Russian-born, Milan-based designer Julia Voitenko recently unveiled her latest Esme Vie collection in Rome at Italian couture fashion week "AltaRoma."
Voitenko has been showing her made-in-Italy designs for the past three seasons, garnering critical acclaim and industry support along the way. She has emerged as one of the best young designers to come out of Vogue Italia's "Who's On Next" talent support program, and Vogue Italia editor-in-chief Franca Sozzani has been photographed wearing Esme Vie designs — high praise indeed.
Sozzani also included Esme Vie in the "Vogue Fashion Dubai Experience" last year, which launched a collaboration between Dubai Mall, the world's largest luxury shopping center, and Vogue Italia that brought eight emerging designers and their collections to the United Arab Emirates for the first time.
The Esme Vie summer 2015 collection renews Voitenko's interest in bold graphic statements while maintaining the purity of line and old-world, handmade craftsmanship that have become the hallmark of her brand. The precious materials used for the creations include Satin Double Gabardine, Double Duchess Satin and Silk Faille fabrics, derived from prestigious Italian silk weaving mills.
Known for horizontal lines that bisect her dresses and sophisticated color stories, the new motifs incorporate vertical stripes to give a lifting, slimming shape to her geometric volumes and a pinwheel-like effect perfect for warmer weather.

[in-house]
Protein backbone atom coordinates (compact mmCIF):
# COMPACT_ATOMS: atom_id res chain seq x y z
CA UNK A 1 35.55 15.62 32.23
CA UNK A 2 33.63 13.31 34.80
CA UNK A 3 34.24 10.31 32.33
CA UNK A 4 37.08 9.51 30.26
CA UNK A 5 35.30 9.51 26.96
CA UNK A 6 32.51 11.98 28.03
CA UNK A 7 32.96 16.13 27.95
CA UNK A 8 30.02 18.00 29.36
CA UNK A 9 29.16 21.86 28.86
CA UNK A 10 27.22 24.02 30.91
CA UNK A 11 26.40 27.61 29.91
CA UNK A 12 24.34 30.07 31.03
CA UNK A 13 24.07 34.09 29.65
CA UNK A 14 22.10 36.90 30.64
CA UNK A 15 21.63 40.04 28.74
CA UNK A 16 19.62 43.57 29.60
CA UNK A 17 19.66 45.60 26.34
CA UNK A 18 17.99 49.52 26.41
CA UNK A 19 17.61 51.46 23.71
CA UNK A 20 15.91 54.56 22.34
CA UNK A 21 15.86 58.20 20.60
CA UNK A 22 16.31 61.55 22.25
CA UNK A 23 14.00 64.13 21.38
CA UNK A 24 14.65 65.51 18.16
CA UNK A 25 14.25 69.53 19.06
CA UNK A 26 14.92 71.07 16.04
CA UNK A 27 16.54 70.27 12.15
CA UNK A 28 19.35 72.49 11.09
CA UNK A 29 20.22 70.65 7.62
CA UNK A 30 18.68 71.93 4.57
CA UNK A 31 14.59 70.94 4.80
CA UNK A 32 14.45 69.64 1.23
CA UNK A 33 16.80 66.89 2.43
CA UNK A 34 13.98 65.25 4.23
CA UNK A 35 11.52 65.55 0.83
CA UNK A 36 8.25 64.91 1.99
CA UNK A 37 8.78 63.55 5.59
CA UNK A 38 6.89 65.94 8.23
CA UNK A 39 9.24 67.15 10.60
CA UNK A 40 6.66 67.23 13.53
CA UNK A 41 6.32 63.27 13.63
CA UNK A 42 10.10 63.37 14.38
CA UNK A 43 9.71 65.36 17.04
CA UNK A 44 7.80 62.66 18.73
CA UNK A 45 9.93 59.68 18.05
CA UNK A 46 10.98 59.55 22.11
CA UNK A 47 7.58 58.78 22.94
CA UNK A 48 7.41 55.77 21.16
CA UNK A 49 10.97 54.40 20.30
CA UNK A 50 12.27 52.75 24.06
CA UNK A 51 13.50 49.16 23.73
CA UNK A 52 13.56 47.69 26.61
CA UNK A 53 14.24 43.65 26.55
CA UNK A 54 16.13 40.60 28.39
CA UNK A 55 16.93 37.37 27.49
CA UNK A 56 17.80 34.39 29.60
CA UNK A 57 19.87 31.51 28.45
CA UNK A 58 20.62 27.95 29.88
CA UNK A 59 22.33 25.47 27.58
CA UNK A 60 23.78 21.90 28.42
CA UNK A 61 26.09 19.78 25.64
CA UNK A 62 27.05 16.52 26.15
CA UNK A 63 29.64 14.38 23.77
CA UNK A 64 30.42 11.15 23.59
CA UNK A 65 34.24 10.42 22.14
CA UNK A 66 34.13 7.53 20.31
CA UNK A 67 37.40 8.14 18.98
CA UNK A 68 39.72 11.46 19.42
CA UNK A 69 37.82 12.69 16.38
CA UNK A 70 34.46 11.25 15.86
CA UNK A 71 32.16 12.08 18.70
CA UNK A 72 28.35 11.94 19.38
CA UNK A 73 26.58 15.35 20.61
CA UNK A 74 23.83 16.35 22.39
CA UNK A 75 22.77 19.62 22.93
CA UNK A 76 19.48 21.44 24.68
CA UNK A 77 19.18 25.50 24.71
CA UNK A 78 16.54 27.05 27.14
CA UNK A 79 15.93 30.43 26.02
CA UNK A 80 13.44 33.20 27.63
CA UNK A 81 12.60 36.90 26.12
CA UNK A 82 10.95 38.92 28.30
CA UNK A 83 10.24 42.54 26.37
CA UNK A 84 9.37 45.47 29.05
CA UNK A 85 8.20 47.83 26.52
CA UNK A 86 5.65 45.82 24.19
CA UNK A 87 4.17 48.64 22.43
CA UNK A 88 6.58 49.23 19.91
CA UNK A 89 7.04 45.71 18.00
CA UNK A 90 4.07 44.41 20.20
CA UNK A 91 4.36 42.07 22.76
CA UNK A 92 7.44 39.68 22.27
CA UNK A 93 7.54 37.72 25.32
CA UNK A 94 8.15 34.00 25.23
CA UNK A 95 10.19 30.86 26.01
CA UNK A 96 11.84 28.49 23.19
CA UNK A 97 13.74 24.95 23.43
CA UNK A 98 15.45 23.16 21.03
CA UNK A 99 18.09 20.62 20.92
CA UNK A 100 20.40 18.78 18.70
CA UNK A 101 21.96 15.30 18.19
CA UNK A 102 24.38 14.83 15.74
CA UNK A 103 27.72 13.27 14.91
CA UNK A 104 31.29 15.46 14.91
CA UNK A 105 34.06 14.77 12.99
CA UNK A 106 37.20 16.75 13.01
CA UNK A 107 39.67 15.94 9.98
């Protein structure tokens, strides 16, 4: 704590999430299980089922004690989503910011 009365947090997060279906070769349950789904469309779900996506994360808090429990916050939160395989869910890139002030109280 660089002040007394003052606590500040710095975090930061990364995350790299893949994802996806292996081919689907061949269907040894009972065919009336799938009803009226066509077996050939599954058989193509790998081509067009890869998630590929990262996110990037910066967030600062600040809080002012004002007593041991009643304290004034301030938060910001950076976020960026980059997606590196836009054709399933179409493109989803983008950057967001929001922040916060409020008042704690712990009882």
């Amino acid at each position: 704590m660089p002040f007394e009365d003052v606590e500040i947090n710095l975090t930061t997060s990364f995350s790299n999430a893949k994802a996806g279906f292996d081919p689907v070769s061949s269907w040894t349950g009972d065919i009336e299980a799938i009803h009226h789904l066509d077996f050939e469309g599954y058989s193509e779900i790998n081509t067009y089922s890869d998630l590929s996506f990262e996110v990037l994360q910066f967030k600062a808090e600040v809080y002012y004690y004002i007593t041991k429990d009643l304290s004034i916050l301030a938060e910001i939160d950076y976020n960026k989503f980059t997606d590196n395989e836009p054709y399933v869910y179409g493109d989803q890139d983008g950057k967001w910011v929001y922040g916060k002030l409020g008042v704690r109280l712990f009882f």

Masterful draping and pleating were features for a number of dresses.
In Rome, she showed short, baby-doll cocktail dresses alongside full-length evening wear, all of which exuded an undeniable sophistication and an élan vital.
While staying true to her preferred palette of dusky, muted colors the Esme Vie collection also included a number of pale, champagne-colored dresses that brought to mind the glamour of past eras while remaining resolutely modern through masterful draping and pleating. Inspired by the colors of summer, the shades of seaside and sky blue, pink and violet hues bring to association the beauty of lush summer gardens in full bloom.
Making clothing that is sober and pure, Voitenko tempered the severity of her lines with floral collars and gigantic corsages. Because they were the same color as the dresses they adorned, they appeared as organic embellishments that add glamour and interest rather than extraneous distractions.
In a field where young designers often look to the street for inspiration, it is refreshing to see Voitenko take the high road and do it so successfully. The designs she creates seem as if they would be as equally at home at the most decadent cocktail party as within the hushed atmosphere of a restrained museum opening.